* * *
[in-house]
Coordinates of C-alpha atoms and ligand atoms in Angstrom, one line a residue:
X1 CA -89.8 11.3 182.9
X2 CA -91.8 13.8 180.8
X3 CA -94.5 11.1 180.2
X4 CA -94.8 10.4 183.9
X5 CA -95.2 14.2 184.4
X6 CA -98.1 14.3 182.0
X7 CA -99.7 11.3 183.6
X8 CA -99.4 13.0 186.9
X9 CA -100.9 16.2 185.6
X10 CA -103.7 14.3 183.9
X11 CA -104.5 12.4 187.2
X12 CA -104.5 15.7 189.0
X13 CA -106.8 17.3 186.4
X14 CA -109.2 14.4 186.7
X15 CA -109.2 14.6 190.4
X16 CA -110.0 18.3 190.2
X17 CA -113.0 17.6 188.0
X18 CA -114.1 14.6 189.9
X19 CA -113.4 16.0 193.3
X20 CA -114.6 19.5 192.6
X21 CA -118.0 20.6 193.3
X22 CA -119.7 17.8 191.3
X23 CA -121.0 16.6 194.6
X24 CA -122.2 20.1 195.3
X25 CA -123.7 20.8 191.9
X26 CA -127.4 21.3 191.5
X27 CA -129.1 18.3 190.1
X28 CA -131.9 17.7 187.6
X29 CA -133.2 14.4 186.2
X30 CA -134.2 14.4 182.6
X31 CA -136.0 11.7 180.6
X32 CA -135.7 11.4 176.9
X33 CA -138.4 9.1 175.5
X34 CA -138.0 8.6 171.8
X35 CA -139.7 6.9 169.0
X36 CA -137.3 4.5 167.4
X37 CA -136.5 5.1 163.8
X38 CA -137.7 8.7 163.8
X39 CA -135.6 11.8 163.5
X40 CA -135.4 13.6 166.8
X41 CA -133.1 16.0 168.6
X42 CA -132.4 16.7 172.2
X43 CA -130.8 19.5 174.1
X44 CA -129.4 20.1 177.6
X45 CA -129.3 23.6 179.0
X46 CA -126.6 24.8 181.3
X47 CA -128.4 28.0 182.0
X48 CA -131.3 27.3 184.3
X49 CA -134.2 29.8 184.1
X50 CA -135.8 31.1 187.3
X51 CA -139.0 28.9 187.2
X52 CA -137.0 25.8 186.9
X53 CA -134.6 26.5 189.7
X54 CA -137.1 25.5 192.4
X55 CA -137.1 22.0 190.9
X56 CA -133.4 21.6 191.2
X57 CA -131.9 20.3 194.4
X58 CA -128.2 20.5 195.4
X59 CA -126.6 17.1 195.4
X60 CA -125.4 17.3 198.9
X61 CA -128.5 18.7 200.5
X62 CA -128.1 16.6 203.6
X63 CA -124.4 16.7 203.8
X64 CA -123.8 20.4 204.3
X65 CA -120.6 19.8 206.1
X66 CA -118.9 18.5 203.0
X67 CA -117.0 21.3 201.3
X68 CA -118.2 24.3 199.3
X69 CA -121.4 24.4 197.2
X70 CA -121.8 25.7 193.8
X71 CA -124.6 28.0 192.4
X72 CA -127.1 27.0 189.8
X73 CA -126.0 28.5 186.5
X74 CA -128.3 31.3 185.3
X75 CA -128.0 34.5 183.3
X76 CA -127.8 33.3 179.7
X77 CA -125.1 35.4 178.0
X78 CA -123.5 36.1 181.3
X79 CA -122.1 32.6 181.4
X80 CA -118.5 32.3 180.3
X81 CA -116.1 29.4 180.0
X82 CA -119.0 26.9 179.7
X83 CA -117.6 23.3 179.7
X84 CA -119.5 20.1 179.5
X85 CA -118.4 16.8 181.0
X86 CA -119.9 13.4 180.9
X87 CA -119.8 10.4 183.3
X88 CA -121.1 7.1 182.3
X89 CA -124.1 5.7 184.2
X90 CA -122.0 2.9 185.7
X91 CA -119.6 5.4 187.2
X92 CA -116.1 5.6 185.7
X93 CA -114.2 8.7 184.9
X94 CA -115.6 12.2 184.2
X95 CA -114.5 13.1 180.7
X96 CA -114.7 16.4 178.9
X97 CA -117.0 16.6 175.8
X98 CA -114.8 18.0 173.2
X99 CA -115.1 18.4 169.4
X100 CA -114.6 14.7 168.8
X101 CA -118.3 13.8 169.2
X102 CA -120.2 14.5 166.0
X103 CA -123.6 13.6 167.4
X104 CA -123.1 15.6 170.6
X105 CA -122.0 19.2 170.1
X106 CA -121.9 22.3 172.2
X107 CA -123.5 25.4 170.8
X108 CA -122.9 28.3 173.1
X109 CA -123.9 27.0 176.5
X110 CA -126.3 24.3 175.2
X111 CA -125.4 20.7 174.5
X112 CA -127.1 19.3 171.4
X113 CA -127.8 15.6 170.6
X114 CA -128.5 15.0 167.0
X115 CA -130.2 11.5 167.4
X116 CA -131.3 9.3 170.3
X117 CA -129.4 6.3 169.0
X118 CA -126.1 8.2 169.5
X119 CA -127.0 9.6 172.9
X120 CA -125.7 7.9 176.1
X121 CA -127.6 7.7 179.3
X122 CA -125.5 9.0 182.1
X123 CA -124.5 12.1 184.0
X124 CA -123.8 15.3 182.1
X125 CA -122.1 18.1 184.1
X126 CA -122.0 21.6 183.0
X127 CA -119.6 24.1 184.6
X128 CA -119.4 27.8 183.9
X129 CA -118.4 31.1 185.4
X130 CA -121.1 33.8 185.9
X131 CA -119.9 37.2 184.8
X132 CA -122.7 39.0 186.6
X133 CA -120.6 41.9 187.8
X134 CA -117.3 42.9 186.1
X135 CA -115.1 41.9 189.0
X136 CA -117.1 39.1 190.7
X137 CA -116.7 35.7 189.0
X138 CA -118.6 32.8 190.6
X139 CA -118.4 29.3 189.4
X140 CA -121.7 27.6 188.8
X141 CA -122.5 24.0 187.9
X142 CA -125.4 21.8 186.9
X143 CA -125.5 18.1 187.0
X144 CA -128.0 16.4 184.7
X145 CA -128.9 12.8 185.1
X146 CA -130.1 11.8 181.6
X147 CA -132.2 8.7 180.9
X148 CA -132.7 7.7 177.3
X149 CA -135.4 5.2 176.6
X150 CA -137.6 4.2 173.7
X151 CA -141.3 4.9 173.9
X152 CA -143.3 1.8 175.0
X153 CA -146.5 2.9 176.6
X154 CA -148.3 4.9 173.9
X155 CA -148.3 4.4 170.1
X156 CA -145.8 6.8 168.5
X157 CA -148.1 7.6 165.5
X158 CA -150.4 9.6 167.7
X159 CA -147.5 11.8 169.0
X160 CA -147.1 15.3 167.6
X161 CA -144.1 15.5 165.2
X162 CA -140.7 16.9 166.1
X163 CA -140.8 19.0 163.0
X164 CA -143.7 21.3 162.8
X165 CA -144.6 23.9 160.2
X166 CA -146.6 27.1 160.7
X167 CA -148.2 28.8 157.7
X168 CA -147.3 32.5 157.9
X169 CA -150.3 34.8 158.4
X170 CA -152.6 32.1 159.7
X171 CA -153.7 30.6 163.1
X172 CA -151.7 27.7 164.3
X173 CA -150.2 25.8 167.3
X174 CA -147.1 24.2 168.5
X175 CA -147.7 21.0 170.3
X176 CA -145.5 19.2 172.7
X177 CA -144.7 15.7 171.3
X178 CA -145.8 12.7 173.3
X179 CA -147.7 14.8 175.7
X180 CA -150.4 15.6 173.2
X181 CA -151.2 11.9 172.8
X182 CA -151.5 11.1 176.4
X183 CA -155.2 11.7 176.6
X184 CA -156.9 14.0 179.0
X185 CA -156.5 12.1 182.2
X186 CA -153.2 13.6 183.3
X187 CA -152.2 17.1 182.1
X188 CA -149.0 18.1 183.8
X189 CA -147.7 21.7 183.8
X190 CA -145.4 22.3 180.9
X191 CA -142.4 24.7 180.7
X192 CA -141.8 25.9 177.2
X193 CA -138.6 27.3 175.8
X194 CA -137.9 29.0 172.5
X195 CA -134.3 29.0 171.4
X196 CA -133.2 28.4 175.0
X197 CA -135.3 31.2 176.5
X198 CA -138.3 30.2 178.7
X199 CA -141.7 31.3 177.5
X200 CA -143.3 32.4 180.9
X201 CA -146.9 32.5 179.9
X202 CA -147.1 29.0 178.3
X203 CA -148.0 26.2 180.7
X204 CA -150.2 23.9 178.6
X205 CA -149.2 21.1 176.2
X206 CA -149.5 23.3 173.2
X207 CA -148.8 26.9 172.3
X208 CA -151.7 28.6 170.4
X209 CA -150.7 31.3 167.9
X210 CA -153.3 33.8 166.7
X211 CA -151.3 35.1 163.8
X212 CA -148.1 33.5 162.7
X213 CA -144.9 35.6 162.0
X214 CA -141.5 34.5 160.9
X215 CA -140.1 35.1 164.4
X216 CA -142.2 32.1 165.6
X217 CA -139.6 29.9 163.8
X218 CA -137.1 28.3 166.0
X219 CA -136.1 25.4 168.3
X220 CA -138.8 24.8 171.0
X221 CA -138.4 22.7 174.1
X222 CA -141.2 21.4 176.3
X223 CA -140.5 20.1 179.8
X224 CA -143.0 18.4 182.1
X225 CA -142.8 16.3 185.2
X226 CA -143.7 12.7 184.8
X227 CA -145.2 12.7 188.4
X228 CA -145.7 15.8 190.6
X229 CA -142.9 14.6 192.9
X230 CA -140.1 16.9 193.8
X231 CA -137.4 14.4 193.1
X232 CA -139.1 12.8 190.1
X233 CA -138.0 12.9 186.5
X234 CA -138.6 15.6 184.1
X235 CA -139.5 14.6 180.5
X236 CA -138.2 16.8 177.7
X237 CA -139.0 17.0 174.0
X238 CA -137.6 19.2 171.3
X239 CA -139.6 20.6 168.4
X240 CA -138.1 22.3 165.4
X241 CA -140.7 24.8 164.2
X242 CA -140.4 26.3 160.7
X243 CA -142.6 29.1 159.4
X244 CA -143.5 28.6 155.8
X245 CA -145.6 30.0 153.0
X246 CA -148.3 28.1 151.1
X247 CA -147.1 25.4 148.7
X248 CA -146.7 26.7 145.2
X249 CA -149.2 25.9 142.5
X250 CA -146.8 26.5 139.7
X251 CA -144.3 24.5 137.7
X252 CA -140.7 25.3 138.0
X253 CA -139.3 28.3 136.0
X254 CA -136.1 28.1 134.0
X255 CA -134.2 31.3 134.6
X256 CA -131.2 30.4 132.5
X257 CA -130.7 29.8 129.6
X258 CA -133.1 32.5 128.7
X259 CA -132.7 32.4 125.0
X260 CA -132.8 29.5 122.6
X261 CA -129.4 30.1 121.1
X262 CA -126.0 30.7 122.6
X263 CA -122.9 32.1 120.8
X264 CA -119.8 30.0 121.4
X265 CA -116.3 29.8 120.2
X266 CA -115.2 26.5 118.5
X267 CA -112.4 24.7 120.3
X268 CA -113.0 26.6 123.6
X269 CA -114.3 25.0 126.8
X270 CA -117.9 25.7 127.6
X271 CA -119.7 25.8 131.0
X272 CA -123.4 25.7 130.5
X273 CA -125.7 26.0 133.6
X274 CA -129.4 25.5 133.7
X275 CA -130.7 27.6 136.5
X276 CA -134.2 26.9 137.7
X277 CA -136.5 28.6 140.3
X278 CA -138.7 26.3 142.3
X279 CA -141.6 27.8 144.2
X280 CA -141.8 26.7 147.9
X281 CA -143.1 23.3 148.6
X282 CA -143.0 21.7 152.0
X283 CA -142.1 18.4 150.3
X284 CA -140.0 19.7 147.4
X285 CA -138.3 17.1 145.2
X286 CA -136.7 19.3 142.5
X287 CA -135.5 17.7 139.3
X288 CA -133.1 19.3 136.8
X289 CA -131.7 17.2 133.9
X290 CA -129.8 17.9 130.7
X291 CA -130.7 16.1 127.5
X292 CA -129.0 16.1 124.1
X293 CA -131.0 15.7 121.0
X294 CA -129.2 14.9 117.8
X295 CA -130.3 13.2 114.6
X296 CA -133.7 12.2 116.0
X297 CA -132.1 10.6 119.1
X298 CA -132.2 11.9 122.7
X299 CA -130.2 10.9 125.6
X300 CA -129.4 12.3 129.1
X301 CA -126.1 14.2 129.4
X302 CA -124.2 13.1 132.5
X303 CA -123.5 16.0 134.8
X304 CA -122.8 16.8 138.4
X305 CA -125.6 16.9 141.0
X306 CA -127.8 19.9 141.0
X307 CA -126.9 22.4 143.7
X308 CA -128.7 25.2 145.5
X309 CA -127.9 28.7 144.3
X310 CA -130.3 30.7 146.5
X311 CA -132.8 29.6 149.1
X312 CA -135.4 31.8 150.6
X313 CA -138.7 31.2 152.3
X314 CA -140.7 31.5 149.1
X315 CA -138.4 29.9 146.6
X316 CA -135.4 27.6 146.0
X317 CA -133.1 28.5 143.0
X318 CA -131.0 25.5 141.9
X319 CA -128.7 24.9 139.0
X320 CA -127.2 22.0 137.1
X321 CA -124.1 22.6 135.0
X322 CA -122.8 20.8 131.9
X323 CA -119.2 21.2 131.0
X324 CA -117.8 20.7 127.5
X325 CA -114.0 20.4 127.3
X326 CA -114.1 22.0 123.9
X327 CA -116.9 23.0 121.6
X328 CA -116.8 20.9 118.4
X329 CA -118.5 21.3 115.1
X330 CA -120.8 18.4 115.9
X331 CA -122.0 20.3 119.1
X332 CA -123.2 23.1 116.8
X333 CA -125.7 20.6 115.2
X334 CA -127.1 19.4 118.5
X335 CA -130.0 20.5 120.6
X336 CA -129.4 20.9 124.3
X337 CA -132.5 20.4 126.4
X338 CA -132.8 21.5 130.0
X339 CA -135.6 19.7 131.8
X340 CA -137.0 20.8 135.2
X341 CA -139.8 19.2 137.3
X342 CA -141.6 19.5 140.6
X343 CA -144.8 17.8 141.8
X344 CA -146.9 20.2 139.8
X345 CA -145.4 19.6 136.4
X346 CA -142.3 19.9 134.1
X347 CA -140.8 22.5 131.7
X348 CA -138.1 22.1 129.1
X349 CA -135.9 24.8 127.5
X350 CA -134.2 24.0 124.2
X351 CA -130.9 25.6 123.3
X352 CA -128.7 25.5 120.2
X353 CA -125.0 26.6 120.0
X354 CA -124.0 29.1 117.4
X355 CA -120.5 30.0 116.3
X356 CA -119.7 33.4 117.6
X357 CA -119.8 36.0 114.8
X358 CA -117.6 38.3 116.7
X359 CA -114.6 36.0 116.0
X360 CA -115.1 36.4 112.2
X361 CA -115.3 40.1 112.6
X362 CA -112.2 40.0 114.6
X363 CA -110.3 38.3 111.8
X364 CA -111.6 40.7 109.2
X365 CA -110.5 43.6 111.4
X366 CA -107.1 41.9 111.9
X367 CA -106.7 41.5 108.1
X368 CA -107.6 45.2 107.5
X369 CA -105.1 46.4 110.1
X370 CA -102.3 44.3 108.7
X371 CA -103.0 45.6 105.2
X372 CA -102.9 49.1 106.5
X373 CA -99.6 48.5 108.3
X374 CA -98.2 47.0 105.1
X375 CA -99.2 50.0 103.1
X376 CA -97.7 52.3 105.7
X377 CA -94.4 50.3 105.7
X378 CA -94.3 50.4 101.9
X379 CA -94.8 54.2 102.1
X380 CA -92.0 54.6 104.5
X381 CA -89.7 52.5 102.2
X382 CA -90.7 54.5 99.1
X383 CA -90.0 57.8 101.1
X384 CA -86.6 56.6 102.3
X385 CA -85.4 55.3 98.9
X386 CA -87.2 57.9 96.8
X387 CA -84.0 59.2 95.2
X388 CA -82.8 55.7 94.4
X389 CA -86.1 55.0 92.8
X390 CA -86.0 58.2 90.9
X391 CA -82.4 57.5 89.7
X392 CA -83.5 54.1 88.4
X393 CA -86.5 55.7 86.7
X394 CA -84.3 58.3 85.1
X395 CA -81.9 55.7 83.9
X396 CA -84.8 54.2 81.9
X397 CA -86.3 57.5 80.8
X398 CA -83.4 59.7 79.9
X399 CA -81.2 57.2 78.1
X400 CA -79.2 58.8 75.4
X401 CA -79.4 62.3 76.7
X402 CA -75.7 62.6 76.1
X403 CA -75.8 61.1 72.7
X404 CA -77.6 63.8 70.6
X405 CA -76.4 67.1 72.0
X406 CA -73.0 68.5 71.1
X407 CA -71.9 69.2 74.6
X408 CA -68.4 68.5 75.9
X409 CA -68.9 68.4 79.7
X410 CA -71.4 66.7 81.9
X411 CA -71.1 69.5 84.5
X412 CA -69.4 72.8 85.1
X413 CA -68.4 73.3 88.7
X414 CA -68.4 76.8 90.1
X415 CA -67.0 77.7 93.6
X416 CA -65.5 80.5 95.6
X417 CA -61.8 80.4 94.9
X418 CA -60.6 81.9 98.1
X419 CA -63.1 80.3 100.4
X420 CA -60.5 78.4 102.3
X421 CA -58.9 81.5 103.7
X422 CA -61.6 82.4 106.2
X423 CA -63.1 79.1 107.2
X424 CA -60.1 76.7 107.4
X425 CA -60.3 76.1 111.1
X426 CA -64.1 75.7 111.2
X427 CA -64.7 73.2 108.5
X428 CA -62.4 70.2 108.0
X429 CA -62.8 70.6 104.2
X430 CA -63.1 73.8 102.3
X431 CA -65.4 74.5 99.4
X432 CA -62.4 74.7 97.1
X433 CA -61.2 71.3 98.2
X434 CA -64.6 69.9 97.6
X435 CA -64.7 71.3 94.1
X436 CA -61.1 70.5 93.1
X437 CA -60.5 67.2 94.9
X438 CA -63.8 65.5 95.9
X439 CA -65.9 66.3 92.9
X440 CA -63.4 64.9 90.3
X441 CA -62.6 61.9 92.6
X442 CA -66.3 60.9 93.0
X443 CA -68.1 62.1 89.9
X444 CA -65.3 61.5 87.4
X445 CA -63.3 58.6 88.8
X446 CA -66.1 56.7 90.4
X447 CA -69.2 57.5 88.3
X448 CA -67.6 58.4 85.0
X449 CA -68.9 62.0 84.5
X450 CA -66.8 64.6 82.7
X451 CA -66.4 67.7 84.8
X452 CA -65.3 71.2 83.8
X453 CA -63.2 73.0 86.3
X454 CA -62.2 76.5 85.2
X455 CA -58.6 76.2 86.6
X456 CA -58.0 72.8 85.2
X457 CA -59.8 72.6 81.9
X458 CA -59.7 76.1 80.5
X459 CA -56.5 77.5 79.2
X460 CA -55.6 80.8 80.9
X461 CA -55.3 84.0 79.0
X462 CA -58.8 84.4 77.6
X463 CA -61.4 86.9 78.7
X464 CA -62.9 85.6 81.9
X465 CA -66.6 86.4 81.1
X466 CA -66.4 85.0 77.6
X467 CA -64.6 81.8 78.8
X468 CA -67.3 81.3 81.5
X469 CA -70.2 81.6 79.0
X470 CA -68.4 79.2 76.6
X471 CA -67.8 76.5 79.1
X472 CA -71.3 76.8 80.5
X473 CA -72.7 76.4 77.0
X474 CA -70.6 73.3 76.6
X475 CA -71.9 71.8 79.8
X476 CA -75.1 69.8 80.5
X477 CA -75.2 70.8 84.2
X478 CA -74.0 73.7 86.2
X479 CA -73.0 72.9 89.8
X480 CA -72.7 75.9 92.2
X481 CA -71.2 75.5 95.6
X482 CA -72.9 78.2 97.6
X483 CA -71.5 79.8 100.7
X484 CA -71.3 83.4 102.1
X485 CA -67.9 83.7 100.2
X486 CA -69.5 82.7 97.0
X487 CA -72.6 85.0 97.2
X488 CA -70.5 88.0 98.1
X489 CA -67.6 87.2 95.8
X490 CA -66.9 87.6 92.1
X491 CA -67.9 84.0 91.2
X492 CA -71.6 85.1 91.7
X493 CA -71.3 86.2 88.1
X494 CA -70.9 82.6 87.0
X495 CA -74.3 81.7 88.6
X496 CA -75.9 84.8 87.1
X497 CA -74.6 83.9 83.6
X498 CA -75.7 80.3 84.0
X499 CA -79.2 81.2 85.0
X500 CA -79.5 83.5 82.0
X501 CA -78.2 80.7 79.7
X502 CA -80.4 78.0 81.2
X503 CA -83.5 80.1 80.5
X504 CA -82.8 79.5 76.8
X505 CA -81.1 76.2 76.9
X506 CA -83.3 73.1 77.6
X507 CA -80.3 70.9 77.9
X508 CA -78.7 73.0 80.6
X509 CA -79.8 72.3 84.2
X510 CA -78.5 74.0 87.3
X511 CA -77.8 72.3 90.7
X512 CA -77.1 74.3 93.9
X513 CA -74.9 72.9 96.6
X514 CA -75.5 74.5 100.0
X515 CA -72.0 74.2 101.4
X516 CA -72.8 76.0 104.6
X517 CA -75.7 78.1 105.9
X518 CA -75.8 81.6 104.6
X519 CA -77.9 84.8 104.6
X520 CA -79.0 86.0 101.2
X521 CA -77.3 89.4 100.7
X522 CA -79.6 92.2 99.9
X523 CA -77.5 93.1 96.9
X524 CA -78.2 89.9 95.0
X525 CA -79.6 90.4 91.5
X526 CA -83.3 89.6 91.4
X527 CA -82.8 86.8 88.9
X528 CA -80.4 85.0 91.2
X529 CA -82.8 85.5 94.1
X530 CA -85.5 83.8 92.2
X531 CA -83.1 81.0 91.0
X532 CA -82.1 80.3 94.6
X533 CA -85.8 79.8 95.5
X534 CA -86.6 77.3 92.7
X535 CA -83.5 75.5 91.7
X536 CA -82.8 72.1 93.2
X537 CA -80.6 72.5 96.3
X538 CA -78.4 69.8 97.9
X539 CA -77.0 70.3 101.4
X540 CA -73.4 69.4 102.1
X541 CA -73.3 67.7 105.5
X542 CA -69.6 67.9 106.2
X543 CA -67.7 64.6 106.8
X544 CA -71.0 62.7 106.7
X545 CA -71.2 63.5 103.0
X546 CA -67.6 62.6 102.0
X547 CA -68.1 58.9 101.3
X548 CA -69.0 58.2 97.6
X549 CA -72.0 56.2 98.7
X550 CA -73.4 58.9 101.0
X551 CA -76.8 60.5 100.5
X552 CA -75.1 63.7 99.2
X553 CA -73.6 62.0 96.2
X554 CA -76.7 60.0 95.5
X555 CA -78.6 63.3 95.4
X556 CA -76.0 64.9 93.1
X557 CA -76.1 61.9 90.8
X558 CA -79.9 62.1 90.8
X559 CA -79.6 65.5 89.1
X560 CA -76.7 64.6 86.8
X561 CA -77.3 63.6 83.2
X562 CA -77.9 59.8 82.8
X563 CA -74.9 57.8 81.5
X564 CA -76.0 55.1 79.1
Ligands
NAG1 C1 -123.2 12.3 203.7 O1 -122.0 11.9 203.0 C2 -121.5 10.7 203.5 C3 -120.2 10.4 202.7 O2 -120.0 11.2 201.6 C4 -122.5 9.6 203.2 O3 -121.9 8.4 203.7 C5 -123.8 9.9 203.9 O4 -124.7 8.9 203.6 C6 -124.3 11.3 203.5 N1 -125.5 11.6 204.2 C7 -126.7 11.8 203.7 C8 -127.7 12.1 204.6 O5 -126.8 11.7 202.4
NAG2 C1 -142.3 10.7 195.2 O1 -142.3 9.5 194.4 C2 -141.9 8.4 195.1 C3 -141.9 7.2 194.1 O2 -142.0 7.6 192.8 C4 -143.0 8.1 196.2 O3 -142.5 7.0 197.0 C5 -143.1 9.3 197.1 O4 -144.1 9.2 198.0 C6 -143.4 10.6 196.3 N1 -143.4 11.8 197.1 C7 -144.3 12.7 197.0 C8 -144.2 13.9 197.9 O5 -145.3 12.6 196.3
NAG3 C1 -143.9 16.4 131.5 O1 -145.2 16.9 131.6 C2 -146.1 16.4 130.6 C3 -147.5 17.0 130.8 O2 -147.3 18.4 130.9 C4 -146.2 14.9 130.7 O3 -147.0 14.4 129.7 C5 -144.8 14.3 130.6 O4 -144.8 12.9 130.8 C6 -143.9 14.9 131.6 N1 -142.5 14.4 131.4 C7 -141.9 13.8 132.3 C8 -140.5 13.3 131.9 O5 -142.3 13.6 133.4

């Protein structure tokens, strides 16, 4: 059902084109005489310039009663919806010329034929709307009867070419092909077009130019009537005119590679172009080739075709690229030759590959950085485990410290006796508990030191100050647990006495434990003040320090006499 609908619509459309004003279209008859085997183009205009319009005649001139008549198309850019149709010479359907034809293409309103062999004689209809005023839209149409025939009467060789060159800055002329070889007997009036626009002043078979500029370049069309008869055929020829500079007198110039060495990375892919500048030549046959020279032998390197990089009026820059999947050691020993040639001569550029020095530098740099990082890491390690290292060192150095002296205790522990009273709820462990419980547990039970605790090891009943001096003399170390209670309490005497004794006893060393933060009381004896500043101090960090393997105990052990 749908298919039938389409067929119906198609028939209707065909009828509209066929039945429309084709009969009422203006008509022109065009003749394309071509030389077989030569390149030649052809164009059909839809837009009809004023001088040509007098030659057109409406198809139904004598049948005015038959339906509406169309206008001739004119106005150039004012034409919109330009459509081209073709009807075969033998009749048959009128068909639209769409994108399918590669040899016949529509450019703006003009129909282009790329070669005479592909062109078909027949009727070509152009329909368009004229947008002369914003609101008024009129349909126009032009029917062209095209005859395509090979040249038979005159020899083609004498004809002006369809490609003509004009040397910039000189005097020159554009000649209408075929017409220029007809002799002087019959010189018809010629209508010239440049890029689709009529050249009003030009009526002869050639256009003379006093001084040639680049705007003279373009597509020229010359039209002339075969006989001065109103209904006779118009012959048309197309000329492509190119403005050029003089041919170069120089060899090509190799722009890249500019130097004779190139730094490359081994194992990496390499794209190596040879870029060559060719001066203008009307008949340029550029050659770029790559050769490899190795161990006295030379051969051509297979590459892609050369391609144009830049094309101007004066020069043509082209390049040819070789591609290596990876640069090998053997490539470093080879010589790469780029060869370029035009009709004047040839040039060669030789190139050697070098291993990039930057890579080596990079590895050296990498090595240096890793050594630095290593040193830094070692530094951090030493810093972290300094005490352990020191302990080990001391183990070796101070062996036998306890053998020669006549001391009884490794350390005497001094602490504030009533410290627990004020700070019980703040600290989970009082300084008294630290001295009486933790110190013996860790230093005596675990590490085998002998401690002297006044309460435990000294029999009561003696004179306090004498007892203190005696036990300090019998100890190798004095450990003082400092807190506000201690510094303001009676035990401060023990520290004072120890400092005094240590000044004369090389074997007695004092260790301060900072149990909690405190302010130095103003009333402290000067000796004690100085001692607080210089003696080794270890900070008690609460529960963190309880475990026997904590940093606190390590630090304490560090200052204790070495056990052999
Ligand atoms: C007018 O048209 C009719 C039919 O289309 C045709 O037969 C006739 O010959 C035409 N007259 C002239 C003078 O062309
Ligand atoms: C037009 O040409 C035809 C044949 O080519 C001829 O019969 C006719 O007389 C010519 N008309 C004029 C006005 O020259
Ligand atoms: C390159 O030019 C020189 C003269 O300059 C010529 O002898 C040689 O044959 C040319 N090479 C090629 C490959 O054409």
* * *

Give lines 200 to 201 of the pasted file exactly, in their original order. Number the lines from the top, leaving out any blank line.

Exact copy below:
X198 CA -138.3 30.2 178.7
X199 CA -141.7 31.3 177.5